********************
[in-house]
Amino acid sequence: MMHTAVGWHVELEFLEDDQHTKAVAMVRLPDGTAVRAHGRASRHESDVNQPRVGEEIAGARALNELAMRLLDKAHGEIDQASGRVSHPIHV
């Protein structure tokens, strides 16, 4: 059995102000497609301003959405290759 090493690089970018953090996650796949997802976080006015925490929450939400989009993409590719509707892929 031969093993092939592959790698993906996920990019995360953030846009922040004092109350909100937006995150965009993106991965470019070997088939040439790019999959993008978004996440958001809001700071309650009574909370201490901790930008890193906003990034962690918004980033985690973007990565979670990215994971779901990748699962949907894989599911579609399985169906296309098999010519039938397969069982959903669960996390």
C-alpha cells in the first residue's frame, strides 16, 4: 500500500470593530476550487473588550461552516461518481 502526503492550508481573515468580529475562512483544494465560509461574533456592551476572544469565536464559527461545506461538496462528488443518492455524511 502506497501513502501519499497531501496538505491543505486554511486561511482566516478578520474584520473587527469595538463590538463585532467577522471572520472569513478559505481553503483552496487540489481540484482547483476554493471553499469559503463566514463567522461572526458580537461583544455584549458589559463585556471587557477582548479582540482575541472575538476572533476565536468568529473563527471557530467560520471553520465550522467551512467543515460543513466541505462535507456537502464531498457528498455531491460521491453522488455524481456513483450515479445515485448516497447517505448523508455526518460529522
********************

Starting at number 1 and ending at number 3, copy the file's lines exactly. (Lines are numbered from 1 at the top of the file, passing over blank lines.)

[in-house]
Amino acid sequence: MMHTAVGWHVELEFLEDDQHTKAVAMVRLPDGTAVRAHGRASRHESDVNQPRVGEEIAGARALNELAMRLLDKAHGEIDQASGRVSHPIHV
């Protein structure tokens, strides 16, 4: 059995102000497609301003959405290759 090493690089970018953090996650796949997802976080006015925490929450939400989009993409590719509707892929 031969093993092939592959790698993906996920990019995360953030846009922040004092109350909100937006995150965009993106991965470019070997088939040439790019999959993008978004996440958001809001700071309650009574909370201490901790930008890193906003990034962690918004980033985690973007990565979670990215994971779901990748699962949907894989599911579609399985169906296309098999010519039938397969069982959903669960996390």